What happens when a company or a person declares bankruptcy?

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What are the pros and cons? Can they default on the loans that they’ve taken?

In: Economics

2 Answers

Anonymous 0 Comments

The person/company who owes is essentially saying they are unable to meet their debt obligations. A trusted third party helps them manage selling off assets and paying creditors what they can. Sometimes there is a structured payment arrangement for a while after declaration but before the bankruptcy procedure is complete. After that is done any remaining amounts owing are zeroed.

Pros: Debt can be removed without being fully repaid. Can allow a “fresh start” if the situation is dire.

Cons: Will be difficult to access reasonable credit for years afterward. Debtor has to sell most assets. Social stigma.

Anonymous 0 Comments

That is going to depend a lot on what jurisdiction the entity declaring bankruptcy is in. How it works here in Belgium, more or less:

For a company to declare bankruptcy, they have to be in a situation where the assets on hand cannot pay outstanding debts, and this procedure can be initiated not only by the management of the company, but also by certain debtors. For instance, if your company is far enough behind in payment in taxes, the government can also initiate bankruptcy.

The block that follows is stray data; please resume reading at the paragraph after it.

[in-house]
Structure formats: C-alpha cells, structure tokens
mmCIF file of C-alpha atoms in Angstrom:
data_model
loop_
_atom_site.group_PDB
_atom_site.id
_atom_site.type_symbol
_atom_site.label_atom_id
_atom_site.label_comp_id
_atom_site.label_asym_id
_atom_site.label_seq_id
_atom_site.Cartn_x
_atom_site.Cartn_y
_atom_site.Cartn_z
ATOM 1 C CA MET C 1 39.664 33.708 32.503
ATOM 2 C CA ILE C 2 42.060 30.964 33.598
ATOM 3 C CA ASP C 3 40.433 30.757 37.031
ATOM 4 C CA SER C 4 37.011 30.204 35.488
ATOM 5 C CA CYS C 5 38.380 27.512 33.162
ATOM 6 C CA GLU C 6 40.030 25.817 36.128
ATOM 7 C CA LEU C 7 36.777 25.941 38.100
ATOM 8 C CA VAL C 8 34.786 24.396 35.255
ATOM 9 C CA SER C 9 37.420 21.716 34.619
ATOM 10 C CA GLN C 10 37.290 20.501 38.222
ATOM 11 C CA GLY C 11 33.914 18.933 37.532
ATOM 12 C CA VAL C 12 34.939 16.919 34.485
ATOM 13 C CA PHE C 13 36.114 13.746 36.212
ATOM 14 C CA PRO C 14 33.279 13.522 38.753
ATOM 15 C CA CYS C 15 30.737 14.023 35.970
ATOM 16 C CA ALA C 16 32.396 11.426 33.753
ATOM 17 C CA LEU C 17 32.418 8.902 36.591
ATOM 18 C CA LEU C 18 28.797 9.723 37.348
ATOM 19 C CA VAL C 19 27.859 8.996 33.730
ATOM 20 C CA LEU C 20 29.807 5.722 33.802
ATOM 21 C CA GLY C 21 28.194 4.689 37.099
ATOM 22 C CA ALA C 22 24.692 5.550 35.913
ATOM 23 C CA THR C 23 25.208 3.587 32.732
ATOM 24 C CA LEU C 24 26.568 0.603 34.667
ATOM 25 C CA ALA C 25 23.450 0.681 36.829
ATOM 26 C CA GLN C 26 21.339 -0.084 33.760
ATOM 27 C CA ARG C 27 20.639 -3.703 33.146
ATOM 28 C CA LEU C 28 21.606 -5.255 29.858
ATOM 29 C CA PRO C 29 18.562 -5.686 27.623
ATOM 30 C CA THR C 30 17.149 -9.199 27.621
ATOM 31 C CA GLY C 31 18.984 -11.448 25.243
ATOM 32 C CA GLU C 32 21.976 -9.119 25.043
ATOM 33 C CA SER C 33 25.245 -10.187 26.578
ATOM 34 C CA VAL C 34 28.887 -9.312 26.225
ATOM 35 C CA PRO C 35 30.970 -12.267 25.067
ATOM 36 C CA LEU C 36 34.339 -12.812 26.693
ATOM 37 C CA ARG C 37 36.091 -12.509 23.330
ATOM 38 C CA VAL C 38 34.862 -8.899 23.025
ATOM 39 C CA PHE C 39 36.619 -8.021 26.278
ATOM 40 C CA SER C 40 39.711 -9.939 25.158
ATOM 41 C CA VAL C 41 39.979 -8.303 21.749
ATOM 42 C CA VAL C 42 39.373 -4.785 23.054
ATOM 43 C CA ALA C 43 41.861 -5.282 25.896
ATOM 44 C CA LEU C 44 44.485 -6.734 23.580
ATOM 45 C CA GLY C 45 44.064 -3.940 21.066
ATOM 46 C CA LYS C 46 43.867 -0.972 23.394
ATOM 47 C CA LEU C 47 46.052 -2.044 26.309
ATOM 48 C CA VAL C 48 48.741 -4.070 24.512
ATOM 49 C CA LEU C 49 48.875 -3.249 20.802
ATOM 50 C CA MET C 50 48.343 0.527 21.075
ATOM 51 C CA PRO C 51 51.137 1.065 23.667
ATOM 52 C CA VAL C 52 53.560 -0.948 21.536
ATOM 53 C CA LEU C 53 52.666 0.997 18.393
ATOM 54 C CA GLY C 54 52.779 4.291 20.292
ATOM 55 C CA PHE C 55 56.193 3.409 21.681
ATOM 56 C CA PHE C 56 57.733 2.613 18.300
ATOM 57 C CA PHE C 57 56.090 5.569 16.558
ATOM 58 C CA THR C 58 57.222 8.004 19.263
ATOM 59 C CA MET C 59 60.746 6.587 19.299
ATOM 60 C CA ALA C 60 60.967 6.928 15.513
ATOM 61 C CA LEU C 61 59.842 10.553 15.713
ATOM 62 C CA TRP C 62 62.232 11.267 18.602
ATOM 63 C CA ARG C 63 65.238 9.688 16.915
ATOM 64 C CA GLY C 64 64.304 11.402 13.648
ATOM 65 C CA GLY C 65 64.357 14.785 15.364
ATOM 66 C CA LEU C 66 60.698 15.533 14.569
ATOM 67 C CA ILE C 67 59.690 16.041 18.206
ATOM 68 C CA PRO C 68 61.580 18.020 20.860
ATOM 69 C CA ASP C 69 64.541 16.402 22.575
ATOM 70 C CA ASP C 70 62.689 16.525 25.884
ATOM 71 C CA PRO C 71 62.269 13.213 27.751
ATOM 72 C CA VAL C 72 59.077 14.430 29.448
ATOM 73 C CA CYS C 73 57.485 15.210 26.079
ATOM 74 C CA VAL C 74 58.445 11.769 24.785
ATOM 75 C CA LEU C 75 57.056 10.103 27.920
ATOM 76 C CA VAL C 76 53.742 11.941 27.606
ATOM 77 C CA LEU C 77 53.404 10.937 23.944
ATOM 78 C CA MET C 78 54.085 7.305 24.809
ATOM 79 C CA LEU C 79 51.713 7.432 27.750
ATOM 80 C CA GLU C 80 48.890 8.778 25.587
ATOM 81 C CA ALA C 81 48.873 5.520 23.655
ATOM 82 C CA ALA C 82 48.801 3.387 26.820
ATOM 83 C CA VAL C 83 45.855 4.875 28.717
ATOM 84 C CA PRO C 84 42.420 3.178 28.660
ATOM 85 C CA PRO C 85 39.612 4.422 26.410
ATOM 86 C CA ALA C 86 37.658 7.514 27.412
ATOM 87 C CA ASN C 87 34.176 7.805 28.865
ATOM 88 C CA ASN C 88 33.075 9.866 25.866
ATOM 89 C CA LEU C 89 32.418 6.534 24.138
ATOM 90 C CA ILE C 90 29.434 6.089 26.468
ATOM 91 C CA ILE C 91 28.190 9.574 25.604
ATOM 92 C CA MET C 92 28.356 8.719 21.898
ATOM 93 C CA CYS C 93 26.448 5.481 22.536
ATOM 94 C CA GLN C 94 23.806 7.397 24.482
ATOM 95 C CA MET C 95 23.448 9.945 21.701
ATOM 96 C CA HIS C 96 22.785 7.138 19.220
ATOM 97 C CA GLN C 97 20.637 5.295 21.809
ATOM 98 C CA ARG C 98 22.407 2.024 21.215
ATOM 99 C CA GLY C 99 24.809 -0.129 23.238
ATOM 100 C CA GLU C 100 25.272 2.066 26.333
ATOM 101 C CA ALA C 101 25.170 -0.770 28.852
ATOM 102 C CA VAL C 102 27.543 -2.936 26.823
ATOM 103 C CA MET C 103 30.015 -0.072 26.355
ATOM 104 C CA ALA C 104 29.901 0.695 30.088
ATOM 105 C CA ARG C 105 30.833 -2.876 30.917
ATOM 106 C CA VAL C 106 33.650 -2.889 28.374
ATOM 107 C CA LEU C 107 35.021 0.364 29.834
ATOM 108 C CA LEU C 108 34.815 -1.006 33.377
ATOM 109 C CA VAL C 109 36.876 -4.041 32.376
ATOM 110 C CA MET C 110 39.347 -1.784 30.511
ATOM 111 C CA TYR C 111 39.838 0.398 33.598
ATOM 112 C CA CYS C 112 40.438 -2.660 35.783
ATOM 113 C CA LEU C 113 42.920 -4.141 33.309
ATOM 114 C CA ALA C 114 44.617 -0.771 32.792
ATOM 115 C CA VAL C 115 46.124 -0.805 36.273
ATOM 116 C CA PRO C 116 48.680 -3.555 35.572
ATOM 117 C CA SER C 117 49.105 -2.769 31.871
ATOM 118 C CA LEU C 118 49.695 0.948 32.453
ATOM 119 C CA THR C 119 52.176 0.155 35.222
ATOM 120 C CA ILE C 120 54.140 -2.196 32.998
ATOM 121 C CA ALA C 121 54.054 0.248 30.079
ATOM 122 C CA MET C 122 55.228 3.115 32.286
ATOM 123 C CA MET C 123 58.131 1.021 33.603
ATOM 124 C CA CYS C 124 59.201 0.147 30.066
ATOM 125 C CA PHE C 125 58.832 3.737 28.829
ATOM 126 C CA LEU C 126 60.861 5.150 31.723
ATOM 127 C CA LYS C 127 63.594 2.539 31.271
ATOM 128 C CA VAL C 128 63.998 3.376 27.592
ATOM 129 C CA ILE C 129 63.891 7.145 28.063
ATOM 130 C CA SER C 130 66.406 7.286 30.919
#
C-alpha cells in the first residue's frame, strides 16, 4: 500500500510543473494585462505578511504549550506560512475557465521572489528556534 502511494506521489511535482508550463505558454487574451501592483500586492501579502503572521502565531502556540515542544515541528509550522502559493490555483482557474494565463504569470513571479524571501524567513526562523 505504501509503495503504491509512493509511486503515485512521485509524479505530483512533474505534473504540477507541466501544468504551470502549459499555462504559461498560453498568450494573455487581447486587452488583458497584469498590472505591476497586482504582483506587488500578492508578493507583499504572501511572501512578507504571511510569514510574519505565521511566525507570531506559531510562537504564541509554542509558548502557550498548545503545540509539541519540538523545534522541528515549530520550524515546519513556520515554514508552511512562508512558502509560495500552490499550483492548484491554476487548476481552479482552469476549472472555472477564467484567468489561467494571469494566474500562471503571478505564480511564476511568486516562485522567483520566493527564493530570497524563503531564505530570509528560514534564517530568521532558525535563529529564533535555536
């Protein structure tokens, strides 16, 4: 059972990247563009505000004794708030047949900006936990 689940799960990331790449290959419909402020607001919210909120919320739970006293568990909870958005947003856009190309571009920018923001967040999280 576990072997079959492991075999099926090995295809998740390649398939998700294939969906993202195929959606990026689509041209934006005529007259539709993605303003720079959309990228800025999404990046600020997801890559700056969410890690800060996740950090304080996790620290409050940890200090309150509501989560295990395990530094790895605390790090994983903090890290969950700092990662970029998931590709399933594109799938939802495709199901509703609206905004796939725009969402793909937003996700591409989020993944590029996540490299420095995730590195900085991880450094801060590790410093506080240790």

When there is a bankruptcy, step 1 is that the courts will appoint a liquidator for the company. This person becomes the effective head of the company, with as sole responsibility to extract as much value from the company in order to satisfy as many of the debts as possible. This MAY involve selling the company to someone else who then takes on the debts and starts paying them off again, but in many cases the company is so deep under/not interesting enough for prospective buyers, in which case the company is liquidated. This means all remaining assets will be sold off, and the proceedings go to paying off the debt, in order of priority, which is generally employees first (back wages and such), the State next (back taxes etc.), then any bank loans, then any other creditors. When the money/assets run out, then that’s that. Anyone who was still owed money by that company is out of luck.

Note that depending on the form of incorporation, the owner of the company may be financially liable for the bankruptcy and the assets that can be seized and sold may include personal property of the owner.

A “person” cannot declare bankruptcy here, with the sole exception of natural persons who effectively work as a non-incorporated one-man company, for instance doctors can fall under this. I for instance, as a regular employee of a company, cannot declare any form of bankruptcy, there is no legal provision for that.

In the case of a personal bankruptcy where allowed, it is treated pretty much as a company bankruptcy, with all personal assets always being considered a part of the company.